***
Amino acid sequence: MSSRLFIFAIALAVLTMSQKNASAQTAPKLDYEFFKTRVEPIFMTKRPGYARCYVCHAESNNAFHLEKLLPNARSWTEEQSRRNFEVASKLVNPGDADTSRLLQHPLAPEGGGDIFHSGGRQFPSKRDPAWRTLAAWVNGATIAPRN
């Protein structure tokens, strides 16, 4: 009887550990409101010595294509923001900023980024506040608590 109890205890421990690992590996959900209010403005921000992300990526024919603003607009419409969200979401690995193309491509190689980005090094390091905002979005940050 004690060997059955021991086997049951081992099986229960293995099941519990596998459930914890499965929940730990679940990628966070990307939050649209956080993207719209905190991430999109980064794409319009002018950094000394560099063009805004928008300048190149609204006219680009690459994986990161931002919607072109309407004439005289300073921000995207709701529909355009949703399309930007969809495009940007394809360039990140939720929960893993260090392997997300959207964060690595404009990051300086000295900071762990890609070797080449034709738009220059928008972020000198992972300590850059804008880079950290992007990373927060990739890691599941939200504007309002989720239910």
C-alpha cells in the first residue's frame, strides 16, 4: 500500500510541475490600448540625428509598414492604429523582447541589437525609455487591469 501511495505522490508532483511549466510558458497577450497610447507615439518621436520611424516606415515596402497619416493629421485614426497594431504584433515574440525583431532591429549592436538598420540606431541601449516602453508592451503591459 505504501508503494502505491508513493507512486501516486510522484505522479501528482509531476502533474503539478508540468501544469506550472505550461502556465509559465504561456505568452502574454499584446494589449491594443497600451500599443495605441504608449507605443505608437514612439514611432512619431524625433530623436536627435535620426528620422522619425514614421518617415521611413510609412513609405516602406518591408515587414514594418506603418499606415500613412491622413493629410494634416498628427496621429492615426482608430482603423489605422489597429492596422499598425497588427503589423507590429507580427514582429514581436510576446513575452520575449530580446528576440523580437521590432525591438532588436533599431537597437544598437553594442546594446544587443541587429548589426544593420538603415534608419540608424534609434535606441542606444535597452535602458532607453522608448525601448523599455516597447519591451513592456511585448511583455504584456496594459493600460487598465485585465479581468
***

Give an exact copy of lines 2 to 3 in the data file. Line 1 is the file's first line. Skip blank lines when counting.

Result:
């Protein structure tokens, strides 16, 4: 009887550990409101010595294509923001900023980024506040608590 109890205890421990690992590996959900209010403005921000992300990526024919603003607009419409969200979401690995193309491509190689980005090094390091905002979005940050 004690060997059955021991086997049951081992099986229960293995099941519990596998459930914890499965929940730990679940990628966070990307939050649209956080993207719209905190991430999109980064794409319009002018950094000394560099063009805004928008300048190149609204006219680009690459994986990161931002919607072109309407004439005289300073921000995207709701529909355009949703399309930007969809495009940007394809360039990140939720929960893993260090392997997300959207964060690595404009990051300086000295900071762990890609070797080449034709738009220059928008972020000198992972300590850059804008880079950290992007990373927060990739890691599941939200504007309002989720239910």
C-alpha cells in the first residue's frame, strides 16, 4: 500500500510541475490600448540625428509598414492604429523582447541589437525609455487591469 501511495505522490508532483511549466510558458497577450497610447507615439518621436520611424516606415515596402497619416493629421485614426497594431504584433515574440525583431532591429549592436538598420540606431541601449516602453508592451503591459 505504501508503494502505491508513493507512486501516486510522484505522479501528482509531476502533474503539478508540468501544469506550472505550461502556465509559465504561456505568452502574454499584446494589449491594443497600451500599443495605441504608449507605443505608437514612439514611432512619431524625433530623436536627435535620426528620422522619425514614421518617415521611413510609412513609405516602406518591408515587414514594418506603418499606415500613412491622413493629410494634416498628427496621429492615426482608430482603423489605422489597429492596422499598425497588427503589423507590429507580427514582429514581436510576446513575452520575449530580446528576440523580437521590432525591438532588436533599431537597437544598437553594442546594446544587443541587429548589426544593420538603415534608419540608424534609434535606441542606444535597452535602458532607453522608448525601448523599455516597447519591451513592456511585448511583455504584456496594459493600460487598465485585465479581468